Anglin’s influence extended offline with Daily Stormer “book clubs,” which he created to engage his followers in “real world actions.” The clubs were small chapters of readers who gathered in cities in the U.S., Canada, and other countries. A Columbus group met at a gun range. Other clubs had been kicked out of bars after openly expressing anti-Semitic views or flaunting Nazi paraphernalia. Anglin pressed his readers to study martial arts, learn to use firearms, and engage in “simulated warfare” through paramilitary training with pellet guns.
Among the protesters in the rain outside Greg’s office, I met Anglin’s preschool teacher, Gail Burkholder, who described being shocked when she’d learned that her former student had grown up to be a notorious white nationalist. “Why would I think one of my students would become a Nazi who wants to kill me?” said Burkholder, who is Jewish. She’d spotted Anglin’s name in the news after Dylann Roof murdered nine black people in Charleston, South Carolina. Roof reportedly left comments on The Daily Stormer, and he has become a hero to Anglin’s readers, who honor him with “bowl cut” memes.
Roof wasn’t the only killer who read The Daily Stormer. In 2016, Thomas Mair shot and stabbed a British member of Parliament. This year, James Harris Jackson was charged with killing a black man with a sword in New York City and cited The Daily Stormer as an ideological influence. Devon Arthurs, an 18-year-old former neo-Nazi who converted to Islam, shot and killed two of his three roommates in Tampa, who were still neo-Nazis. Police arrested the surviving roommate for hoarding explosive materials.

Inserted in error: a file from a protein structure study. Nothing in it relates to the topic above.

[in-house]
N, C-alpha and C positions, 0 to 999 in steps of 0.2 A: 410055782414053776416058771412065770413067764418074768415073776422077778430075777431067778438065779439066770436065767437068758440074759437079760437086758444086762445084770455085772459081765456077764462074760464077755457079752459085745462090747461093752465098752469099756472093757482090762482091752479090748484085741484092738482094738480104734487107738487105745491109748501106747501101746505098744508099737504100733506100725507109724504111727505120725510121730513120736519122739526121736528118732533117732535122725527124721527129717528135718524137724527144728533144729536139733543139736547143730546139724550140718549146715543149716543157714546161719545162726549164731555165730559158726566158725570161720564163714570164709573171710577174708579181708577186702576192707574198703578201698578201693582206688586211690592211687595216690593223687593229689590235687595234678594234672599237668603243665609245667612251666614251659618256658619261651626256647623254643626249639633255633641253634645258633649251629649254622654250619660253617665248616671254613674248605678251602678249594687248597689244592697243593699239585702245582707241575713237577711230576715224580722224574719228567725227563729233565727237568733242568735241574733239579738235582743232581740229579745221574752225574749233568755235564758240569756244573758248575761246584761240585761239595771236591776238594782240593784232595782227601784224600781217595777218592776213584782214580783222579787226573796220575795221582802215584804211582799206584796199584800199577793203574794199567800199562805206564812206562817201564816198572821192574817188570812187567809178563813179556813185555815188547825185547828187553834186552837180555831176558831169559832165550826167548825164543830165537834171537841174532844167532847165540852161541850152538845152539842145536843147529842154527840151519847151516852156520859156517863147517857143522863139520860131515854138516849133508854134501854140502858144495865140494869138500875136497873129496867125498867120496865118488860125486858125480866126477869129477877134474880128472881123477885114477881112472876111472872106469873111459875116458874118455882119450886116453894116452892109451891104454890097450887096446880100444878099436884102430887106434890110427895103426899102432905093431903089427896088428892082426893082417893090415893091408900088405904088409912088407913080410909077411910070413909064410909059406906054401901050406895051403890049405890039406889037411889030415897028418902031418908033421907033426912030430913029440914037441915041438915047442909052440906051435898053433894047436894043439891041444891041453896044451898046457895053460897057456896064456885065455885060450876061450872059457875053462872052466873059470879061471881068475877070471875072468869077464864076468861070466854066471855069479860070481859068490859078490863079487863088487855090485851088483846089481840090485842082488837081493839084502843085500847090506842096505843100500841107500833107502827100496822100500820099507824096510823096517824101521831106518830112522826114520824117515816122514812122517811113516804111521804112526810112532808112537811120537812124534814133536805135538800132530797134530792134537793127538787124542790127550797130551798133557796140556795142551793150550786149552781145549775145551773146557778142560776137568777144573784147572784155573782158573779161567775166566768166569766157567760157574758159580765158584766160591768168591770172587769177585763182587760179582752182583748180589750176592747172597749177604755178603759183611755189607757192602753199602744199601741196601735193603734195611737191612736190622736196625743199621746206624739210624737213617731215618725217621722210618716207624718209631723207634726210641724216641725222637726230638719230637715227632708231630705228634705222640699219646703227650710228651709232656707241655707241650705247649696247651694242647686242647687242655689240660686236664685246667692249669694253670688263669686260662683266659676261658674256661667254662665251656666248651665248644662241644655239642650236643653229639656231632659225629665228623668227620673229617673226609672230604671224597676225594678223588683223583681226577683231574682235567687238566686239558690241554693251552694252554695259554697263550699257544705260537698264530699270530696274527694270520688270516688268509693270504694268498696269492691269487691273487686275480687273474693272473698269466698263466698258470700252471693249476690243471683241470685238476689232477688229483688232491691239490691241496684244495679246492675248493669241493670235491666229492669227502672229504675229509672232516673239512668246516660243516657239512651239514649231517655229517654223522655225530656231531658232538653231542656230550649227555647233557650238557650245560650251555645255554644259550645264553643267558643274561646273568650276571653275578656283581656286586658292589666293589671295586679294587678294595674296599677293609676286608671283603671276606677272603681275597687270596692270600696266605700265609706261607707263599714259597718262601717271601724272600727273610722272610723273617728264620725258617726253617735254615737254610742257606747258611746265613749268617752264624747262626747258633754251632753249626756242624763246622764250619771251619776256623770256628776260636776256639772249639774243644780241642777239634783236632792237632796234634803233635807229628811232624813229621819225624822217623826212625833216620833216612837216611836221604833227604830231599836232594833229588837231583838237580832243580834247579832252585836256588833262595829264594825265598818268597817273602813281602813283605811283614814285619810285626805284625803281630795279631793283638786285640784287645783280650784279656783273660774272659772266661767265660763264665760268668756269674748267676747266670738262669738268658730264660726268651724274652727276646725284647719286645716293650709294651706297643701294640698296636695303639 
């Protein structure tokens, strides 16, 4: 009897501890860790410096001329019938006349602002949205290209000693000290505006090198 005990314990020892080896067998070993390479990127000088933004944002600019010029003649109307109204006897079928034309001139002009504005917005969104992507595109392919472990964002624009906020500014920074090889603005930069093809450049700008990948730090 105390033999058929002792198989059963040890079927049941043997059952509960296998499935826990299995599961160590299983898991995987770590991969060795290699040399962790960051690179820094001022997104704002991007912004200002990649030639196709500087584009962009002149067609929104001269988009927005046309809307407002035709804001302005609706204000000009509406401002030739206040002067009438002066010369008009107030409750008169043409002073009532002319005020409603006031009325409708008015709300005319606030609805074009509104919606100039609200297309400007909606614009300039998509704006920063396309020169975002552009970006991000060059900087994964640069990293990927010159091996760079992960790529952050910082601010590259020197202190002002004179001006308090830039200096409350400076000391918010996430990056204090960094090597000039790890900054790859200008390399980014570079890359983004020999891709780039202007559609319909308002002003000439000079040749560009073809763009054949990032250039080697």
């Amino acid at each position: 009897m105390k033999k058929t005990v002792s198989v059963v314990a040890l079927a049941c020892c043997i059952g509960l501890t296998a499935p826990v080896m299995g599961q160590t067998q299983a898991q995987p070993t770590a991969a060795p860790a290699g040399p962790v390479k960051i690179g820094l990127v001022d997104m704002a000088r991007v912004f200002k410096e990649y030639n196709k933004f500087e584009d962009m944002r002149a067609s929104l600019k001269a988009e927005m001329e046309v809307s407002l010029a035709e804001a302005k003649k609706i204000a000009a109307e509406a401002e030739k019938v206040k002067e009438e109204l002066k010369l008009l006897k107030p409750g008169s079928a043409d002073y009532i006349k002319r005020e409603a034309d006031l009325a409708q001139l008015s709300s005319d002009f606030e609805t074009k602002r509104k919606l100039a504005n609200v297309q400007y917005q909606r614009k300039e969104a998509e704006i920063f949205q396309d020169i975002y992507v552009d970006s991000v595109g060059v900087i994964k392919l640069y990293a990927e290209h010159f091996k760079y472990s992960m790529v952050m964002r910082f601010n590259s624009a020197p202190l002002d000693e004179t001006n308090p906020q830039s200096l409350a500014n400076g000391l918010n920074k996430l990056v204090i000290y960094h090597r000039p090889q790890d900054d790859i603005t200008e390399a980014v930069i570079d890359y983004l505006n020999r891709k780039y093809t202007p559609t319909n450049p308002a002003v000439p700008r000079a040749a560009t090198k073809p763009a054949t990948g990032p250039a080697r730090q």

Until the Roof massacre, Burkholder hadn’t thought about the “adorable,” “happy-go-lucky” boy in her class who loved dinosaurs. Anglin was a normal kid back then, whose only remarkable quality was his extraordinarily nasal voice—it was so bad that Burkholder thought he might have a sinus problem, and raised the issue with his mother, Katie, at a parent–teacher conference.
But that was nearly 30 years ago. Everyone who’d known Anglin when he was young seemed to wonder the same thing: What had happened to turn him into a neo-Nazi?
Video: “The Most Dangerous Form of American Extremism”
By all outward appearances, Andrew Anglin had an ordinary, comfortable childhood, at least until adolescence. He grew up in a big house in Worthington Hills, an upper-middle-class neighborhood, where he collected X-Men comics, played computer games, ate burgers at the original Wendy’s restaurant, and got into music with his best friend, West Emerson. And he loved to read. One book that left a deep impression on him was Weasel, which tells the story of a boy in frontier Ohio seeking revenge against a psychopath who, having run out of American Indians to murder, takes to slaughtering white homesteaders.
When Anglin entered the Linworth Alternative Program, Columbus’s “hippie” high school, as a freshman in 1999, other students found him a quiet, insecure kid who craved attention and wanted to fit in. A declared atheist, he styled his reddish hair in dreadlocks and favored jeans with 50-inch leg openings. He often wore a hoodie with a large fuck racism patch on the back.
Anglin was one of only two vegans at Linworth, and before long he began dating the other, a brunette named Alison in the class ahead of him, whom he wooed by baking vegan cookies. She was a popular girl who introduced him to a diverse and edgy clique of kids. To them, Anglin seemed sweet and funny, if a little too eager to latch on to causes. Alison was deeply into animal rights. Suddenly, he was too.
He also got deeply into drugs, according to half a dozen people who knew him at the time. He did LSD at school or while wandering through the scenic Highbanks Metro Park, north of the city. He took ketamine, ate psychedelic mushrooms, and snorted cocaine on weekends. He chugged Robitussin, and “robo tripped” so much that he damaged his stomach and would vomit into trash cans at school.